Today’s New York Times included an article about Yahoo!‘s
pitch to gain ground on the popular search engine Google.
I got snagged on the premise suggested by the article’s title: "The Search Engine That Isn’t a Verb, Yet."
Another way: Yahoo! will scale to new grandeur when its name gets used as a
verb–a term to singularly describe the vast actions of web searching. How
would that sound?
Last week, Yahoo finally replaced Google’s search results with its
home-brewed search engine, which uses a robot, called Slurp, to read Web
pages. Experts say Yahoo’s new search engine is credible and roughly
comparable to Google’s. And more important, Yahoo appears committed to the
sort of engineering work that is needed to improve the quality of Web
So the tech’s in place. Slurp? Yes, Slurp will suck up what’s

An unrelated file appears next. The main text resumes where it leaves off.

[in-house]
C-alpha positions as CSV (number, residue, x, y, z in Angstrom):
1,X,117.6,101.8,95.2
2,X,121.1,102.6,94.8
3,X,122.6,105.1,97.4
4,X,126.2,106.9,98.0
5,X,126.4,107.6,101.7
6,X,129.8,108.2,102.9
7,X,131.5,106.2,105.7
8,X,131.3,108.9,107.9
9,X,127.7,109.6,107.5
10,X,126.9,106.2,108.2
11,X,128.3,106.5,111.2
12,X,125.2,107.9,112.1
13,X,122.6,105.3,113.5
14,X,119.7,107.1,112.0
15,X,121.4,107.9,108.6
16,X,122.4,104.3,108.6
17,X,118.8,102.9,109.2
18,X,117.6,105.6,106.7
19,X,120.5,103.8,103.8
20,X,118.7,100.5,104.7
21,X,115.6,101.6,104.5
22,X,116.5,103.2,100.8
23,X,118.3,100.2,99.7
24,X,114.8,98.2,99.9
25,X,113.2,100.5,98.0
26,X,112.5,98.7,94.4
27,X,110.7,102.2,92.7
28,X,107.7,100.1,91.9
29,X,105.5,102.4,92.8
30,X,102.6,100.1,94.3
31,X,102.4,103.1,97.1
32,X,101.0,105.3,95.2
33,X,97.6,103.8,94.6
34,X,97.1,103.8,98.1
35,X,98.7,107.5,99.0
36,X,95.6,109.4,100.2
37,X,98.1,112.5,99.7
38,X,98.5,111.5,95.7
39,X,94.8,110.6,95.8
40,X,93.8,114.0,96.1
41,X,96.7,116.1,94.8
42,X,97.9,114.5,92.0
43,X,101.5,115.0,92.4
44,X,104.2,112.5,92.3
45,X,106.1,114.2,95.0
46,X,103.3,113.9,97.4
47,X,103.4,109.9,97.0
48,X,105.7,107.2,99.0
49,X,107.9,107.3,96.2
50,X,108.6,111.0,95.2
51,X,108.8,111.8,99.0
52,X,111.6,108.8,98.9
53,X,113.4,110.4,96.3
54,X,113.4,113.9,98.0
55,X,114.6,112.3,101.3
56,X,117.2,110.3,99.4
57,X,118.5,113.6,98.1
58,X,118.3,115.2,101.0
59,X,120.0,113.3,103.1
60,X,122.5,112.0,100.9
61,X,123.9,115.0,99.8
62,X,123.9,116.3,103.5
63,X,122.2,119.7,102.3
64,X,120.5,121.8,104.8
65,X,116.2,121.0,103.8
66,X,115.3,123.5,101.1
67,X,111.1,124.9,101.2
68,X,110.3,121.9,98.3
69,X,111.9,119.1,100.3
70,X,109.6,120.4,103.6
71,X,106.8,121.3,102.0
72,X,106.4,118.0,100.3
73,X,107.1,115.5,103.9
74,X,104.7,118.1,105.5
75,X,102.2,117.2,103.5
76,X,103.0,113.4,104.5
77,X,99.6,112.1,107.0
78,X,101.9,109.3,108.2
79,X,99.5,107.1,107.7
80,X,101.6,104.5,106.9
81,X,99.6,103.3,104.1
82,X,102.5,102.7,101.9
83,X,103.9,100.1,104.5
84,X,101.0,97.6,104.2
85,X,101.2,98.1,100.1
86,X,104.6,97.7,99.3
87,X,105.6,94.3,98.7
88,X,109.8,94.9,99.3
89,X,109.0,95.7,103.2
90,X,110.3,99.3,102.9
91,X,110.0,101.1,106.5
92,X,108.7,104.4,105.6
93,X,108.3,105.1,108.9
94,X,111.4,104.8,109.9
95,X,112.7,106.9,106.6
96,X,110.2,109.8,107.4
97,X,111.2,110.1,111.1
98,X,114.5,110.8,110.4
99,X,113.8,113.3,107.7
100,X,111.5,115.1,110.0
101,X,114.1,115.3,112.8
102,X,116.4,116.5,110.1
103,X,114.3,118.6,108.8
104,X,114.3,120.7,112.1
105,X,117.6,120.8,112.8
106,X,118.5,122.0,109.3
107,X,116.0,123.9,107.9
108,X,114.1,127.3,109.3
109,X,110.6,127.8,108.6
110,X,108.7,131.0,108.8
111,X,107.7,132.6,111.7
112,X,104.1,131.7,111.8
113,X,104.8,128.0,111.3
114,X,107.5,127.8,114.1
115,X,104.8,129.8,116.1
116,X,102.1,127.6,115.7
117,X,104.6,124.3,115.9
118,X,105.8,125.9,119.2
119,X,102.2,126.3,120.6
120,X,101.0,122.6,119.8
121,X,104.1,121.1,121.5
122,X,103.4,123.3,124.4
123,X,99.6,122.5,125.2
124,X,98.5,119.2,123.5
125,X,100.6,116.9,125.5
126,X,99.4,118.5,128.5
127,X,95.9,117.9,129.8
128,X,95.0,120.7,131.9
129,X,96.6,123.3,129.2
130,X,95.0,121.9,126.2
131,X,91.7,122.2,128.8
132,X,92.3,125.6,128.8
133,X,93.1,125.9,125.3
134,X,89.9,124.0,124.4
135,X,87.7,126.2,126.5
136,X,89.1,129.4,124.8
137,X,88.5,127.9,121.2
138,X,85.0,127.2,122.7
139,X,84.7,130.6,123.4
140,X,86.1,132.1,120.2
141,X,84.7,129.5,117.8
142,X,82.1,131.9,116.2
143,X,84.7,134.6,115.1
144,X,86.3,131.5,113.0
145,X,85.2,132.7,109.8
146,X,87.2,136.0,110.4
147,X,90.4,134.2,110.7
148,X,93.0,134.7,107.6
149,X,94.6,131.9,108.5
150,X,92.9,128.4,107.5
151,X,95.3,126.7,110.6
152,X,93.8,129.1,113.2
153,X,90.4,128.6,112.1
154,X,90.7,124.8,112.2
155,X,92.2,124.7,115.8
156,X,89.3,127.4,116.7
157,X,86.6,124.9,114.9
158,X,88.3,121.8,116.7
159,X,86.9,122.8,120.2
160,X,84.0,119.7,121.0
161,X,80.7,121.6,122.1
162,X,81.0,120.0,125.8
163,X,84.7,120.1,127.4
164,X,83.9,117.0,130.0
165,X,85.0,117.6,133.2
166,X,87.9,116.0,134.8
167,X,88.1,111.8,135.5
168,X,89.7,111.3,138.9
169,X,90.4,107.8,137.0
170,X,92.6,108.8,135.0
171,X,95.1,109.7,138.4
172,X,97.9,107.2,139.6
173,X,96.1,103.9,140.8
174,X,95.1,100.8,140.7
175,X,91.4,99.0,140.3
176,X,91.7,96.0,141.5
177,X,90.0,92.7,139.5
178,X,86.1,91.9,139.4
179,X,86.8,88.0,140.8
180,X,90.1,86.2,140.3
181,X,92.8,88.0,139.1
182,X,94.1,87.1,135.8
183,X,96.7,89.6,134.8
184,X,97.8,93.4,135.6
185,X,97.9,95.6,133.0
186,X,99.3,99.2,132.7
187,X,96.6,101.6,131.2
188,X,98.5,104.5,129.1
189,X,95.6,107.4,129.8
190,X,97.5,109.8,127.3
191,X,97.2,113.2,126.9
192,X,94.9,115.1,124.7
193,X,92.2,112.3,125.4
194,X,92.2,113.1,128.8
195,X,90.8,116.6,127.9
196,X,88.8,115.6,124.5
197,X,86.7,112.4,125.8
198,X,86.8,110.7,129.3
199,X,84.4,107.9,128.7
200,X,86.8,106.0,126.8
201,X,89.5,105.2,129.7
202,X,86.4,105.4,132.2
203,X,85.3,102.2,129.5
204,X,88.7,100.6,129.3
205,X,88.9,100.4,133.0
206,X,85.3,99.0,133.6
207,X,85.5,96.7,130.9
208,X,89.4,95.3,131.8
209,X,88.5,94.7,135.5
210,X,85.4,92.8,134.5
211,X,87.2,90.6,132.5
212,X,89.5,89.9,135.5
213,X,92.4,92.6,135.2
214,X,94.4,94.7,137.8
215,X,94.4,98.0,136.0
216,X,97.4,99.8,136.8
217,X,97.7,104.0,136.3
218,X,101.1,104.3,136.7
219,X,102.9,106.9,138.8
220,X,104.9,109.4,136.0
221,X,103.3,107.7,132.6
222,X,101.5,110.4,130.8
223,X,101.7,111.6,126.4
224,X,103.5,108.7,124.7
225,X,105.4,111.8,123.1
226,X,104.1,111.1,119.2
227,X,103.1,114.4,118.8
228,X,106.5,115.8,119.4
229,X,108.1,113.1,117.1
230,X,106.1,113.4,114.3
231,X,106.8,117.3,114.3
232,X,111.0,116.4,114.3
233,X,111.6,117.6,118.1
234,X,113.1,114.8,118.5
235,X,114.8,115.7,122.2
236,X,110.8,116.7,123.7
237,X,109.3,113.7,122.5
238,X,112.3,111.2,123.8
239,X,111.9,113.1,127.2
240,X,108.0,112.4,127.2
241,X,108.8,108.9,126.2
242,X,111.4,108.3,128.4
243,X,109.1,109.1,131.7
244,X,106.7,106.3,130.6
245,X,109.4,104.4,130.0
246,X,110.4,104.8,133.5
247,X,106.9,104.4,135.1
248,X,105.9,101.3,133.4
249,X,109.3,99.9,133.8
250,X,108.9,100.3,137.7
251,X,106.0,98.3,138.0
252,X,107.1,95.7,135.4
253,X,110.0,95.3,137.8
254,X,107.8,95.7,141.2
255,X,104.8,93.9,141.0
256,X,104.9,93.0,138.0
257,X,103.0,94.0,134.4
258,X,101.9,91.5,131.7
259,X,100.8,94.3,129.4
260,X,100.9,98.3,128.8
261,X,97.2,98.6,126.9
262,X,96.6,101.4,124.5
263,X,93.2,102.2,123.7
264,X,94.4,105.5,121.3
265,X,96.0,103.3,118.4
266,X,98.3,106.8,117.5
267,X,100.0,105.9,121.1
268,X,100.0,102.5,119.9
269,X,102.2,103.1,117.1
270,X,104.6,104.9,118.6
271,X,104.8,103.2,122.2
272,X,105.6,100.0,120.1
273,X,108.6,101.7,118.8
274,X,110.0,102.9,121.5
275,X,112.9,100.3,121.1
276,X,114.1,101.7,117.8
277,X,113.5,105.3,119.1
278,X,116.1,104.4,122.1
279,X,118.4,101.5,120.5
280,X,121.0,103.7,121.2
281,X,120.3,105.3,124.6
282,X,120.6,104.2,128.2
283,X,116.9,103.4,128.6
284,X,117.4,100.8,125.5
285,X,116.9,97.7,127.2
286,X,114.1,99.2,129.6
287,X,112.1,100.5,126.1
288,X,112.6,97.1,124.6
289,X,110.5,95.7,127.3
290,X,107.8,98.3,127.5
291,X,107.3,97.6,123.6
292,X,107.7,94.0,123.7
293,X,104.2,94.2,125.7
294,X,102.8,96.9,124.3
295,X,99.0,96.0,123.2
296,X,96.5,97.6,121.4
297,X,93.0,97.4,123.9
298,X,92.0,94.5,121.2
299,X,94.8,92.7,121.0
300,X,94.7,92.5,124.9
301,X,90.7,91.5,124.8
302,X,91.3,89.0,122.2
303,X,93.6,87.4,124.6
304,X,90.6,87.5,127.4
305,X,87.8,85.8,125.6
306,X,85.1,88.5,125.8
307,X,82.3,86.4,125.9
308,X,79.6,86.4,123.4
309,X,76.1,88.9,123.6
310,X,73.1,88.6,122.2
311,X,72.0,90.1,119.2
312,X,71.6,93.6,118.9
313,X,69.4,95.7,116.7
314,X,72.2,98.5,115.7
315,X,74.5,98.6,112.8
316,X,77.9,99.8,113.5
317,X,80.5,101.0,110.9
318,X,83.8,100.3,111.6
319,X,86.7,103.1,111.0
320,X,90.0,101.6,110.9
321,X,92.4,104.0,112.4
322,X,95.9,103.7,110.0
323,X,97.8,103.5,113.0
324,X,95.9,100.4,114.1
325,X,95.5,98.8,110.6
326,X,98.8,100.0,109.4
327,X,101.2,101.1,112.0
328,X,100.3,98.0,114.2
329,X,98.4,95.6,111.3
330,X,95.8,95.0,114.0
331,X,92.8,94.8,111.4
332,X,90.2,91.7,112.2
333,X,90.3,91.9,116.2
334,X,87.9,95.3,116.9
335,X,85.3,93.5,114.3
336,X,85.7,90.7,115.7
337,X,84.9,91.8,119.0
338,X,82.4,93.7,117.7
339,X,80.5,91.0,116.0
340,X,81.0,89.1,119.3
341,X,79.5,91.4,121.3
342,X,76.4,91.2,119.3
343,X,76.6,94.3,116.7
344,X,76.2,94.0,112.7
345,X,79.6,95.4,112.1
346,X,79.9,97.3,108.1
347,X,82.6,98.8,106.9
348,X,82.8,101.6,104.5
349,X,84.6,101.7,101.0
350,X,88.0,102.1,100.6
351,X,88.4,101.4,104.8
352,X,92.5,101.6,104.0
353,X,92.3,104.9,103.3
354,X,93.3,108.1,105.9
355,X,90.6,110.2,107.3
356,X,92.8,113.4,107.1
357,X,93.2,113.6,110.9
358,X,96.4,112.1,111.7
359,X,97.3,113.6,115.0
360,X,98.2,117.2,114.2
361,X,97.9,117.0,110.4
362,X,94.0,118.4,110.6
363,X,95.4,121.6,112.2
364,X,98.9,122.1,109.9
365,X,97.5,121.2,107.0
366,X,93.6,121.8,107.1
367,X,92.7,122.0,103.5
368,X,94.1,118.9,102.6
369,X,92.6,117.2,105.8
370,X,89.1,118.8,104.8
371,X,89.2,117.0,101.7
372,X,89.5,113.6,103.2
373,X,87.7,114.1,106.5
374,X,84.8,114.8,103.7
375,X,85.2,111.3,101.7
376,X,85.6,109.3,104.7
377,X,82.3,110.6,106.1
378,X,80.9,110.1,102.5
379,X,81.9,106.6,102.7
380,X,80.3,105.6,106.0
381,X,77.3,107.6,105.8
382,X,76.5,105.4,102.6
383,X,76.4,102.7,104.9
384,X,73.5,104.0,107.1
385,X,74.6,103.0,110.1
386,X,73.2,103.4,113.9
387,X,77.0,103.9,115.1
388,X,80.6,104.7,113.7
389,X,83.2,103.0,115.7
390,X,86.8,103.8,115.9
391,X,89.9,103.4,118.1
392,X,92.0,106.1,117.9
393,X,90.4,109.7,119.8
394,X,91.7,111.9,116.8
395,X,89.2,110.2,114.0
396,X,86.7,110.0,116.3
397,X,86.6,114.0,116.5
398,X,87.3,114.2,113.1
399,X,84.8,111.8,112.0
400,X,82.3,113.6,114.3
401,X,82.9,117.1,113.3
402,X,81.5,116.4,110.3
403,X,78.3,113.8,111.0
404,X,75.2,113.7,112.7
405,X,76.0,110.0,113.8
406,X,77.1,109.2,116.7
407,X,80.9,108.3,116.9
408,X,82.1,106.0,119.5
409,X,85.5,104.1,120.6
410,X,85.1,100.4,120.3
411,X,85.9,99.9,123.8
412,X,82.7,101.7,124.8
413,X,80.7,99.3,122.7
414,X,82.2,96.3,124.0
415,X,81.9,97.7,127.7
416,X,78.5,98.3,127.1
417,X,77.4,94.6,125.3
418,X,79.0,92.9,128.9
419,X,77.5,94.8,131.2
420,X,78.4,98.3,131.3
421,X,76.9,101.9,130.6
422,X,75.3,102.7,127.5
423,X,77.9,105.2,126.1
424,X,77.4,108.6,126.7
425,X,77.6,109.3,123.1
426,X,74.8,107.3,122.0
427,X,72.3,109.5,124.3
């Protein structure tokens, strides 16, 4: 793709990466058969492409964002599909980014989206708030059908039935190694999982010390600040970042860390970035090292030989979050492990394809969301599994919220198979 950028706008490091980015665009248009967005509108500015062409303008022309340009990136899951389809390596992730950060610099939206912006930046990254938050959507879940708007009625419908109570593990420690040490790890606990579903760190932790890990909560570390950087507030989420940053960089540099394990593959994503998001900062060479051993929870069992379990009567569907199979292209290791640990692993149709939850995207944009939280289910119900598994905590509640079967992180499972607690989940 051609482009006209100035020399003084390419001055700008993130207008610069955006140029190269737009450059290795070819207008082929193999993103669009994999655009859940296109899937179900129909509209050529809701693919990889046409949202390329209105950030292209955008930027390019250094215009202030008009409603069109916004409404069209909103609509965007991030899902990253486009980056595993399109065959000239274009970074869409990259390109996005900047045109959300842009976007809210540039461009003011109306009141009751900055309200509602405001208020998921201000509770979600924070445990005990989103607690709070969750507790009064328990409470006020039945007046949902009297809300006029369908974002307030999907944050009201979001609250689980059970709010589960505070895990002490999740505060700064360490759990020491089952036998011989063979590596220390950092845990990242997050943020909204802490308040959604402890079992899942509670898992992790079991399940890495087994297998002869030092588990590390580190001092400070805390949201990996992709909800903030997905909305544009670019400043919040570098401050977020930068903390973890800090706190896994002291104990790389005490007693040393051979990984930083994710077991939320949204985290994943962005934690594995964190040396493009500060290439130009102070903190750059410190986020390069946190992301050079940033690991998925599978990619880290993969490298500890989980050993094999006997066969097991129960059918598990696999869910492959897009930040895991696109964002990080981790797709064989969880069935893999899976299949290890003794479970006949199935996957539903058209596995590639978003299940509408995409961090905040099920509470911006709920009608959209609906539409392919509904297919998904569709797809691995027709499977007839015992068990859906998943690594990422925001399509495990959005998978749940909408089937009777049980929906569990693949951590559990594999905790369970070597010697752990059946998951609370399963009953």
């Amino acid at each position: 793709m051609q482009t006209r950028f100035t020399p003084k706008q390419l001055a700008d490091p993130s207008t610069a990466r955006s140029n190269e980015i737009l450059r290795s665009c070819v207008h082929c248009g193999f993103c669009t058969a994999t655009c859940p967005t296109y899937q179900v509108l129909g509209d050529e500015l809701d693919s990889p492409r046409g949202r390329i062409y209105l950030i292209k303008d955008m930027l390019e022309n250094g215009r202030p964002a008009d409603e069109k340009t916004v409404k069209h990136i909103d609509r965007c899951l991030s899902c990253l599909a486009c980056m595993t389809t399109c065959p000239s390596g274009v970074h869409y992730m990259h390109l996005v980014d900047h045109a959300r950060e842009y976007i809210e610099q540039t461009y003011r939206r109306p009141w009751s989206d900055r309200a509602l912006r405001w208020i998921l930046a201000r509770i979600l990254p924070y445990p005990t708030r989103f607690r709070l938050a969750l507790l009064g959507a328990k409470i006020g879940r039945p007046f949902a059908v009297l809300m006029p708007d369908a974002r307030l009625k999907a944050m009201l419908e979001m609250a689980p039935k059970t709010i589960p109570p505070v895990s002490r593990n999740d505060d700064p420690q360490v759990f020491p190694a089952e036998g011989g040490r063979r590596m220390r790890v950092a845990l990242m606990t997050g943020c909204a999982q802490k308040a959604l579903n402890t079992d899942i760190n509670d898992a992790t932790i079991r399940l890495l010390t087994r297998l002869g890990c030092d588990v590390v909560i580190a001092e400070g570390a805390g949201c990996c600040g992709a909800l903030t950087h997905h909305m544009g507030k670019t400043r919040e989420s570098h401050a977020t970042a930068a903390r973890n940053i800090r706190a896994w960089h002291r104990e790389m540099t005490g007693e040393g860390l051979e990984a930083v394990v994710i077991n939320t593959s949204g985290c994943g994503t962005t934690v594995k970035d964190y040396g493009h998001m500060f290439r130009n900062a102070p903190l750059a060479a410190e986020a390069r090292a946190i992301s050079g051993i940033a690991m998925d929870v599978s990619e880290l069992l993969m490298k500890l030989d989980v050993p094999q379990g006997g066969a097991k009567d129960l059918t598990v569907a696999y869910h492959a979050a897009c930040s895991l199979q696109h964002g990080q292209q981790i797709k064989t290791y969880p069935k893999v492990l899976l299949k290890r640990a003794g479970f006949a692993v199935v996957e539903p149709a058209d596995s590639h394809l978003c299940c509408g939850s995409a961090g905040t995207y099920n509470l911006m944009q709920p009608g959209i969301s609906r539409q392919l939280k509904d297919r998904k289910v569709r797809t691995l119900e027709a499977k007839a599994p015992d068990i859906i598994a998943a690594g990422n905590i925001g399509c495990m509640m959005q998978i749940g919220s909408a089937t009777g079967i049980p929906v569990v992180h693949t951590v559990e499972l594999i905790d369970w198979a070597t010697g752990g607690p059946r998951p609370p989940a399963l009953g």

left in the bottom of the search cauldron, yield its dregish results just
fine. But until Yahoo! gets an "I’m feeling lucky!" button,
well, there’s not much to compare. Plus, with a name like Yahoo!, I can’t
imagine using it as a verb any time soon. Maybe it’s the voiceless
consonants. As long as Google’s pair of hard |g|s are soliciting search
queries, that’s where my action will remain. Yahoo! chief exec Terry Semel
regards his company’s latest venture as a bona fide contender in the all-or-nothing clash of the search engines, a kind of Algorithm Smack Down. From
the article: "Mr. Semel, characteristically, declined to talk about Google
or any other competitors, just as he would not discuss battles of media titans.
But that doesn’t mean he is not competitive. ‘I am not one who likes to be
fashionable at the moment,’ he said. ‘I want to win the race.’" I’m
not sure if I’ll know, so will somebody tell me when the race is finished?